Questions from Readers
-By Beth Sufian, Esq.
The following questions are a compilation of questions asked by readers of CF Roundtable. Questions asked by readers are never disclosed without the agreement of the reader and information will never be published that would allow anyone to identify the reader who asked the question. Nothing in this column is meant to be legal advice about your specific situation. If you have additional questions please contact the CF Legal Information Hotline at: 800-622-0385. The Hotline provides free and confidential legal information to people with CF, their CF Center care teams and their families. The Hotline is sponsored by the CF Foundation, through a grant from Novartis. The Hotline can also be reached by e-mail at CFlegal@cff.org.
1. I am in the hospital. Can my employer fire me while I am out sick
The only real job protection while a person is sick, under Federal law, is provided by the Family Medical Leave Act (FMLA). A person must work one year at a job in order to be eligible for leave time under the FMLA. In addition, the person must have worked 1250 hours in the prior year and the employer must have 50 employees at offices within a 75-mile radius. If the employer is a bank and it has five branch offices within 75 miles of each other and employs a total of 50 people, then the FMLA will apply.
FMLA allows 12 weeks of unpaid leave to care for oneself, spouse, child, or a parent. If someone other than the person who is sick requests FMLA leave, the physician treating the person who is sick must complete the FMLA paperwork. A violation of the FLMA can be reported to the Department of Labor. A person’s employment should not be terminated while out on FMLA. However once the FMLA time has run out, the employer can terminate the employment if the person is unable to return to work at that time and does not have any other available sick or vacation time left. Employers can count sick and vacation time as part of the FMLA leave 12 weeks. For example, an employer could give two weeks of sick and vacation time and then 10 weeks of FMLA leave.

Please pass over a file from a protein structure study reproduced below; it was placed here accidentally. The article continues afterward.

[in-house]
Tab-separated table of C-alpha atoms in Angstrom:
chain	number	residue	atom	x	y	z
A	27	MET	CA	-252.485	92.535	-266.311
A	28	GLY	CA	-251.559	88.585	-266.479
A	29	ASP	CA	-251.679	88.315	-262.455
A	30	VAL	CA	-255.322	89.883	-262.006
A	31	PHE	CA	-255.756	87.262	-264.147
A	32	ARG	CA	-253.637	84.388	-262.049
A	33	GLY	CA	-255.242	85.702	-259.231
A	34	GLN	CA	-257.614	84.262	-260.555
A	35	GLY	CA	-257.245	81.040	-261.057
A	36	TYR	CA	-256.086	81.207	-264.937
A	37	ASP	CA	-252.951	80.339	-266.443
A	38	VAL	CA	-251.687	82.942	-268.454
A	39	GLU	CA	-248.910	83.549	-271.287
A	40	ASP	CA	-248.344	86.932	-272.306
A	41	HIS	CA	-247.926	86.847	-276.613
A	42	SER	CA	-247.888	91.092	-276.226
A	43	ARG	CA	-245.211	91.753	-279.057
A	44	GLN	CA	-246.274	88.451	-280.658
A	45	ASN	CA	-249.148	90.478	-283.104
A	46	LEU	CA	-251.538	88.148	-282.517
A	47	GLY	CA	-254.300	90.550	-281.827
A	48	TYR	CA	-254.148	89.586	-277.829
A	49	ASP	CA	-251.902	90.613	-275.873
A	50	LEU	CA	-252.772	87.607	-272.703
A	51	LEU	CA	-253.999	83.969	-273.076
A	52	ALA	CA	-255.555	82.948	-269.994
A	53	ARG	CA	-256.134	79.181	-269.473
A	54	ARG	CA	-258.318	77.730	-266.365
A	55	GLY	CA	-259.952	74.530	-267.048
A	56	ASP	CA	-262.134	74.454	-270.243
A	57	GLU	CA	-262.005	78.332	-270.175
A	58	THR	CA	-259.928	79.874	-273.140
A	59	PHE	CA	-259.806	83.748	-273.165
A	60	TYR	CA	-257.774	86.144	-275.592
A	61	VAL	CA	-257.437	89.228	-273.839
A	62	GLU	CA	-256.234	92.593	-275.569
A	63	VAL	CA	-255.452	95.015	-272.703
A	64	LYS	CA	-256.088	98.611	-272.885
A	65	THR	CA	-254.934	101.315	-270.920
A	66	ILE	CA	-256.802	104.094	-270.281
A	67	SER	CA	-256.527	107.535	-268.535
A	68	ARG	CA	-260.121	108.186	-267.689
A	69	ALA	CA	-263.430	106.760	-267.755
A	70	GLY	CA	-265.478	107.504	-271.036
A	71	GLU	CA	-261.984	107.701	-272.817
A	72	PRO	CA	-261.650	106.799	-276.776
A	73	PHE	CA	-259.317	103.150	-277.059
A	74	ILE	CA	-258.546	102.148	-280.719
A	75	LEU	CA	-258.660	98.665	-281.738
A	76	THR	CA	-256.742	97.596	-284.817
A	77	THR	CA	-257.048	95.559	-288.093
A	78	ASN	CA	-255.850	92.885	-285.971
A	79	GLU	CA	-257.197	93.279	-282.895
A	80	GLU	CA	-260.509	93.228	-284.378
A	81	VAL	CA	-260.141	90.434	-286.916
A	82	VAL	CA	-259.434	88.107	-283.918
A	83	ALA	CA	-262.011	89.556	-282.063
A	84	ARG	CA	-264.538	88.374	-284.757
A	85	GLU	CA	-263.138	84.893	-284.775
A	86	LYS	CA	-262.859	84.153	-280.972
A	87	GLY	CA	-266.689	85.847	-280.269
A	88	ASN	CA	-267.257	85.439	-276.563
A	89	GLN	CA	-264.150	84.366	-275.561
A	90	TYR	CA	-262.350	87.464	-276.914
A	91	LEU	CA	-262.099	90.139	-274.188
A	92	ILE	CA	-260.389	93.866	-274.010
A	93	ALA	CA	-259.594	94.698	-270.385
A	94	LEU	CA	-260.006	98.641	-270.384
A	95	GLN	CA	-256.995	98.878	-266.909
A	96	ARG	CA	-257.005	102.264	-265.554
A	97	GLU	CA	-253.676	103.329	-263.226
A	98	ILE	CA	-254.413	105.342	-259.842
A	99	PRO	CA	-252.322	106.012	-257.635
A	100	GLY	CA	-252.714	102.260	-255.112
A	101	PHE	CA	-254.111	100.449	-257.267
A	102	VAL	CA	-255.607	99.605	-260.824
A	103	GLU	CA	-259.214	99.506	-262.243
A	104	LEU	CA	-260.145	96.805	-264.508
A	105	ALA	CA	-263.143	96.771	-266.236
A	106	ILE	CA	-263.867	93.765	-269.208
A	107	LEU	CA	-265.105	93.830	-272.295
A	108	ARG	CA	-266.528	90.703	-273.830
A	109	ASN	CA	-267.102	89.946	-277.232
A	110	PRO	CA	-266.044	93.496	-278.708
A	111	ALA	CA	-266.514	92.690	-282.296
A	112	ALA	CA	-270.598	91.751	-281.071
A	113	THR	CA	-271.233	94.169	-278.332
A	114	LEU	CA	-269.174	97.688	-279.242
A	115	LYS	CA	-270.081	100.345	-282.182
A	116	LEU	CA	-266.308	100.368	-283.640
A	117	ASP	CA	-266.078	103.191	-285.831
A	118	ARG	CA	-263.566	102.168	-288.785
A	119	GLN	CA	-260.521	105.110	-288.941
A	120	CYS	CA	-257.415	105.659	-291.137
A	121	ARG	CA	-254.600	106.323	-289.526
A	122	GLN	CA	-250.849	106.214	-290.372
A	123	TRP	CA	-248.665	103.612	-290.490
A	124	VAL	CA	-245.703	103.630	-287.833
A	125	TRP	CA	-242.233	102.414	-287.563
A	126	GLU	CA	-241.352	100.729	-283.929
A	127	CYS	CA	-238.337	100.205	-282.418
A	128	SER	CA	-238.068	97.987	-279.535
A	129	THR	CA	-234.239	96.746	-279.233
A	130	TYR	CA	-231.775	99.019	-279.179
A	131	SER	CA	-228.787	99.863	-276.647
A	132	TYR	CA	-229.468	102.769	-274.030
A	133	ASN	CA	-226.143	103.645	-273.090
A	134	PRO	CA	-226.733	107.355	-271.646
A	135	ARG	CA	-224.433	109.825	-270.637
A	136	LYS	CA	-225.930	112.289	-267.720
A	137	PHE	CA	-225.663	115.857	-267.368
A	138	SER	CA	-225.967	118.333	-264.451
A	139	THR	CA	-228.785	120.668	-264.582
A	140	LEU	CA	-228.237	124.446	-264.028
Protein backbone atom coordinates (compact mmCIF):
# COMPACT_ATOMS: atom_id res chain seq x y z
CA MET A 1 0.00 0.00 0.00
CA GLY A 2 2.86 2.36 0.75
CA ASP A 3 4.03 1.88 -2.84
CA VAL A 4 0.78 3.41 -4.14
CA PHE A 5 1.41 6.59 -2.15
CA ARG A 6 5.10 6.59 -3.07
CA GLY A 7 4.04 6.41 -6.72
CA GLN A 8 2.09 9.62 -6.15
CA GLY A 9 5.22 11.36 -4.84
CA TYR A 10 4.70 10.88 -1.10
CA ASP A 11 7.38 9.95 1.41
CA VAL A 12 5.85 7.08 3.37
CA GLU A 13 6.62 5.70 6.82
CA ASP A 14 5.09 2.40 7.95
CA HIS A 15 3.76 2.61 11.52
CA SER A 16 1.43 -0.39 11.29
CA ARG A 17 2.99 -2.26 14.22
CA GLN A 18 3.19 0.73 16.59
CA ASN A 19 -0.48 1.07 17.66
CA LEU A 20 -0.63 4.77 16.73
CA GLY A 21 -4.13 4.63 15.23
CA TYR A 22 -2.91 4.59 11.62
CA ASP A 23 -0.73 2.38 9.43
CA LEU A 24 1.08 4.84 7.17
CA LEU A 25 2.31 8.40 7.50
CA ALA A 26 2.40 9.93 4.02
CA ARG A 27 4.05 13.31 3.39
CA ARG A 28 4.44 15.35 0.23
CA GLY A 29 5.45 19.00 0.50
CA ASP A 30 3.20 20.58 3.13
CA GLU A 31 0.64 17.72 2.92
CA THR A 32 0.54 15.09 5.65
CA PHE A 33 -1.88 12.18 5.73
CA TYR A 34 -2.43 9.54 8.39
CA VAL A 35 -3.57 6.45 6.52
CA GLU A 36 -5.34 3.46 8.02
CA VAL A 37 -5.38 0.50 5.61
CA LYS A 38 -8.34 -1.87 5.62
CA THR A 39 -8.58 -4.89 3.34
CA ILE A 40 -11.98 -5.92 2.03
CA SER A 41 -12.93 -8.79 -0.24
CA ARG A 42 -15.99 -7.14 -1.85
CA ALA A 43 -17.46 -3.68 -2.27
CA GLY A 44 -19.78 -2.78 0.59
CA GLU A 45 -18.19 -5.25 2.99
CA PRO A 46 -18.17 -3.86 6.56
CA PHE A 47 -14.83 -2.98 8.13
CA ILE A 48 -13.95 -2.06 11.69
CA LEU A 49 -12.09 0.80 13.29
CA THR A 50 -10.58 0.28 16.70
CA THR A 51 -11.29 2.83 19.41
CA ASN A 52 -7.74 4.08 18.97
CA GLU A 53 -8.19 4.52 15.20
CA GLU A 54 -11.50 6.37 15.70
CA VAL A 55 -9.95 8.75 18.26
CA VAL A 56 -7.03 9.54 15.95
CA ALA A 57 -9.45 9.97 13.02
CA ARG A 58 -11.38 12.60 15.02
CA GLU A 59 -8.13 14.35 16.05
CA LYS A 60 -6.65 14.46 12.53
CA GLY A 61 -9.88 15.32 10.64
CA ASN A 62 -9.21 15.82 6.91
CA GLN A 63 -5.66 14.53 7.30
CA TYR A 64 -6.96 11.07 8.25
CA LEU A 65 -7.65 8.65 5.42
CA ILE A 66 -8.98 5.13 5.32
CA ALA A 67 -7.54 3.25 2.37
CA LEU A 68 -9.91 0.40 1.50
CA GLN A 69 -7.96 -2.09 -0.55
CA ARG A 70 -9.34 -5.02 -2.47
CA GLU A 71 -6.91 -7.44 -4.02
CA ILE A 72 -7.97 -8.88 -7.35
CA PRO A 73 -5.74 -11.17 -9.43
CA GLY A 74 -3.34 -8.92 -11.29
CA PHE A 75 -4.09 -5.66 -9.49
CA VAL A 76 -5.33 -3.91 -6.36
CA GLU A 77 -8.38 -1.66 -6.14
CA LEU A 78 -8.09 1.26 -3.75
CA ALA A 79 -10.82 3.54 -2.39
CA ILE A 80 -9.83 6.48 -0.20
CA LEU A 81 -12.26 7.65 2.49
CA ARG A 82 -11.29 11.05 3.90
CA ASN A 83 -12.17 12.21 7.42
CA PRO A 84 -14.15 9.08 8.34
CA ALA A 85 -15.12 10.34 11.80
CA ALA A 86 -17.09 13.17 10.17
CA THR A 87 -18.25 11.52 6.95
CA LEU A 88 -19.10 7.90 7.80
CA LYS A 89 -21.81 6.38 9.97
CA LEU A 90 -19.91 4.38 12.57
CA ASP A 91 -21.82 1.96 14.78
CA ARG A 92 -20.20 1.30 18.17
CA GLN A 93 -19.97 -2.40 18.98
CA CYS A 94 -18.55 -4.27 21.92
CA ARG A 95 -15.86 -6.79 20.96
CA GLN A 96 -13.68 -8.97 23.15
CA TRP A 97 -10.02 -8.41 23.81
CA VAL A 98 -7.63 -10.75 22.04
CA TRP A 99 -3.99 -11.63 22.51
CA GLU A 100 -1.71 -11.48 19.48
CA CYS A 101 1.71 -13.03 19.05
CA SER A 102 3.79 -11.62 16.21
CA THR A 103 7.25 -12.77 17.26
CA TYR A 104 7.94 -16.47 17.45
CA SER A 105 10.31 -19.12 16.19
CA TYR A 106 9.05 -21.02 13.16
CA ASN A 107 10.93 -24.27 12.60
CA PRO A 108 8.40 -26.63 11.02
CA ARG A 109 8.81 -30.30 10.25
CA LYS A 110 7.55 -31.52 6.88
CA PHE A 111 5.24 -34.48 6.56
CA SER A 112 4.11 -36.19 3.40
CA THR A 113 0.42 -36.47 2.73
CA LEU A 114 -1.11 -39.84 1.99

The employer can ask the employee to have a form completed by his treating physician indicating that the employee is out due to a serious medical condition. The FMLA defines a serious medical condition as one that requires either hospitalization or the care of a physician. If an individual does not want to disclose their CF diagnosis to their employer, the person with CF will have to discuss whether their physician feels comfortable writing a more general description of the person’s condition on the FMLA form.
The FMLA only protects an employee from having employment terminated because he is out sick or is out to care for a spouse, child or parent who is sick. The employer can terminate a person’s employment if the employee has violated company policy or broken the law, even if the person is on FMLA leave. For example, if an employee with CF is out on FMLA leave and during that time the employer finds that the employee had stolen money from the employer, the employer can terminate the employment even though the employee is on FMLA. The reason for the termination is not due to the election to take FMLA time but because the person broke the law.